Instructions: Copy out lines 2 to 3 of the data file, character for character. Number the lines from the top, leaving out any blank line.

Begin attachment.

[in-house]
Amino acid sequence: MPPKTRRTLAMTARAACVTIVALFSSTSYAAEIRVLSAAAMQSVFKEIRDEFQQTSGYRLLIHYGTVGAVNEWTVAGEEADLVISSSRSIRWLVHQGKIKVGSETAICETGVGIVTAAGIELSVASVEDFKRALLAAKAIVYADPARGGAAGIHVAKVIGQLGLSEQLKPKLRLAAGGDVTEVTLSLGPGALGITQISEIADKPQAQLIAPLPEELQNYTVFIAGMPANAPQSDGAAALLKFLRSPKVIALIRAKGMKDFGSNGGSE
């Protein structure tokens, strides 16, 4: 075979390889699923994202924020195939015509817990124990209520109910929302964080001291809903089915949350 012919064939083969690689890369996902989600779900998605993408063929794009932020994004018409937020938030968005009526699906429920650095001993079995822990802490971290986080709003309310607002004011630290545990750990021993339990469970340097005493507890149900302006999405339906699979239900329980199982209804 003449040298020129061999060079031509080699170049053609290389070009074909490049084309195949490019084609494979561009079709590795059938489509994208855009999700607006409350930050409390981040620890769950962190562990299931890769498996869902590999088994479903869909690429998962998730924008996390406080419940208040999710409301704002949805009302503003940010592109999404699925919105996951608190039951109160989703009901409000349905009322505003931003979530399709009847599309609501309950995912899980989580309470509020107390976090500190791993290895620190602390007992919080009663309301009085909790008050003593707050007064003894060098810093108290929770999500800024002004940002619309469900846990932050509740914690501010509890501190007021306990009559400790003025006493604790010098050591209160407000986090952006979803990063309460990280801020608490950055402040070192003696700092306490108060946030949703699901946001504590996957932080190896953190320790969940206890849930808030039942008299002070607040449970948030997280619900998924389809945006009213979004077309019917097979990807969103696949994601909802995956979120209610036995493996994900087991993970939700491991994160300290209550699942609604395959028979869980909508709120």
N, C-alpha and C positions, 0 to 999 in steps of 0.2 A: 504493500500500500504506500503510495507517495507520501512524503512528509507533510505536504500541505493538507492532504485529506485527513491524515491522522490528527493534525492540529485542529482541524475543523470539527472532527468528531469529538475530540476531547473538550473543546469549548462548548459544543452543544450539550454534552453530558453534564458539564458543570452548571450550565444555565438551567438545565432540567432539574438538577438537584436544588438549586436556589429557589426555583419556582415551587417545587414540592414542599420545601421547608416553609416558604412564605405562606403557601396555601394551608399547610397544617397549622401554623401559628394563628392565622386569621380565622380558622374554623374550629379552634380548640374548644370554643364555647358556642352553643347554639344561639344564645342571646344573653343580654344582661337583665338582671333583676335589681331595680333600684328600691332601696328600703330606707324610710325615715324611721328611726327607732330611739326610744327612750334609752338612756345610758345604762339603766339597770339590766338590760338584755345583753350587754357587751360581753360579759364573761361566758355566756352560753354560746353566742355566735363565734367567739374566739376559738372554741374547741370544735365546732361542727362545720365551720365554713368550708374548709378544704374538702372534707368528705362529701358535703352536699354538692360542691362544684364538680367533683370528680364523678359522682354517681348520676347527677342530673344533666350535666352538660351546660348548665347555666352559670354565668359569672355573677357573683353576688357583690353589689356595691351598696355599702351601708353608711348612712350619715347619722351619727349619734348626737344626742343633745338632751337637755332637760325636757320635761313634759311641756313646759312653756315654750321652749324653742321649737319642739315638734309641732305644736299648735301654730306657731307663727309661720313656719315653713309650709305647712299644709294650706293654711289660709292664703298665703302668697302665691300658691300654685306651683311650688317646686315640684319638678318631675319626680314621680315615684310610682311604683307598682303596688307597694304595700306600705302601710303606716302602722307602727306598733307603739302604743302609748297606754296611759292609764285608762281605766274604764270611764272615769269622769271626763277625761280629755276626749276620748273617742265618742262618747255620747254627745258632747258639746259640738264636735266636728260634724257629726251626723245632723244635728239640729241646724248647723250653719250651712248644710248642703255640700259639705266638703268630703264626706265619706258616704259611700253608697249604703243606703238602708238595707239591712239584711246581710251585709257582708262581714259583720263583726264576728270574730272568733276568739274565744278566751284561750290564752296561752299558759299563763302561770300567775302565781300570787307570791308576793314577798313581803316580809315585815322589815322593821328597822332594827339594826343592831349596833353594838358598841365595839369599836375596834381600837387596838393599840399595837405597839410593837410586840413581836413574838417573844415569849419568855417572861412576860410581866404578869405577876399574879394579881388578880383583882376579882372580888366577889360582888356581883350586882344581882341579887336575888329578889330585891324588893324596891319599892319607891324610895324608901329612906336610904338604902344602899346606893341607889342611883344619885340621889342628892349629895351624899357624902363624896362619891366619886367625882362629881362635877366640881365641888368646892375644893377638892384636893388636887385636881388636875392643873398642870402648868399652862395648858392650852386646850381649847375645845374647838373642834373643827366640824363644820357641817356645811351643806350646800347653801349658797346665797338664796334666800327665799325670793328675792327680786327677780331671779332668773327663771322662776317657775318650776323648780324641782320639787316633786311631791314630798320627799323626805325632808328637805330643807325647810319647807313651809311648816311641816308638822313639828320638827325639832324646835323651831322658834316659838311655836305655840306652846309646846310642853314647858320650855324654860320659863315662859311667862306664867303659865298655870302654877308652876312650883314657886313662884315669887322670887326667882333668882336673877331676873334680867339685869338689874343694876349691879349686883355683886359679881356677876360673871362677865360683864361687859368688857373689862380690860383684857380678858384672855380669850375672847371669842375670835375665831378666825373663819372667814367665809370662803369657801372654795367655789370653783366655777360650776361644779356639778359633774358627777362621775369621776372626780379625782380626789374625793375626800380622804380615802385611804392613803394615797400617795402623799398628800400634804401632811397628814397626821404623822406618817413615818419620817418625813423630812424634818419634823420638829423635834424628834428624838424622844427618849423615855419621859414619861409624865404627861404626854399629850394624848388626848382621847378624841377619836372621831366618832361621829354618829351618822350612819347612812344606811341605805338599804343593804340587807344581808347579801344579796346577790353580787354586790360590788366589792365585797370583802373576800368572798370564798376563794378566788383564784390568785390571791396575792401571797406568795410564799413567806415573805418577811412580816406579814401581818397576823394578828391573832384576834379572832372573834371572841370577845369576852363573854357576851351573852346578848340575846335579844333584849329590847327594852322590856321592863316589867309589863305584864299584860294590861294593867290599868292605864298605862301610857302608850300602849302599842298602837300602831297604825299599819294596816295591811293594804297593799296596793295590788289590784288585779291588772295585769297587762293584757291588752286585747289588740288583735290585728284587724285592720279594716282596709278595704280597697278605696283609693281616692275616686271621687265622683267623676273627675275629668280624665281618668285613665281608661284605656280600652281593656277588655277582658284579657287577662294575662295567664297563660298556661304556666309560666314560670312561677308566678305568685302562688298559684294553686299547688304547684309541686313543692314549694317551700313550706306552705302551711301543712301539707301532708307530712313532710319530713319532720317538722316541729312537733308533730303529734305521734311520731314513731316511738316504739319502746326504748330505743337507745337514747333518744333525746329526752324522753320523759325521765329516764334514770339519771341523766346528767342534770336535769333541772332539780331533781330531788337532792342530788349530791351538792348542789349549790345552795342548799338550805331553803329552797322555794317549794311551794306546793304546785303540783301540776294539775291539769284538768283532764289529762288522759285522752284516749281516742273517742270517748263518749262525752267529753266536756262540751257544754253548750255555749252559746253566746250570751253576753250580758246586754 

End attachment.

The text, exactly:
Amino acid sequence: MPPKTRRTLAMTARAACVTIVALFSSTSYAAEIRVLSAAAMQSVFKEIRDEFQQTSGYRLLIHYGTVGAVNEWTVAGEEADLVISSSRSIRWLVHQGKIKVGSETAICETGVGIVTAAGIELSVASVEDFKRALLAAKAIVYADPARGGAAGIHVAKVIGQLGLSEQLKPKLRLAAGGDVTEVTLSLGPGALGITQISEIADKPQAQLIAPLPEELQNYTVFIAGMPANAPQSDGAAALLKFLRSPKVIALIRAKGMKDFGSNGGSE
């Protein structure tokens, strides 16, 4: 075979390889699923994202924020195939015509817990124990209520109910929302964080001291809903089915949350 012919064939083969690689890369996902989600779900998605993408063929794009932020994004018409937020938030968005009526699906429920650095001993079995822990802490971290986080709003309310607002004011630290545990750990021993339990469970340097005493507890149900302006999405339906699979239900329980199982209804 003449040298020129061999060079031509080699170049053609290389070009074909490049084309195949490019084609494979561009079709590795059938489509994208855009999700607006409350930050409390981040620890769950962190562990299931890769498996869902590999088994479903869909690429998962998730924008996390406080419940208040999710409301704002949805009302503003940010592109999404699925919105996951608190039951109160989703009901409000349905009322505003931003979530399709009847599309609501309950995912899980989580309470509020107390976090500190791993290895620190602390007992919080009663309301009085909790008050003593707050007064003894060098810093108290929770999500800024002004940002619309469900846990932050509740914690501010509890501190007021306990009559400790003025006493604790010098050591209160407000986090952006979803990063309460990280801020608490950055402040070192003696700092306490108060946030949703699901946001504590996957932080190896953190320790969940206890849930808030039942008299002070607040449970948030997280619900998924389809945006009213979004077309019917097979990807969103696949994601909802995956979120209610036995493996994900087991993970939700491991994160300290209550699942609604395959028979869980909508709120």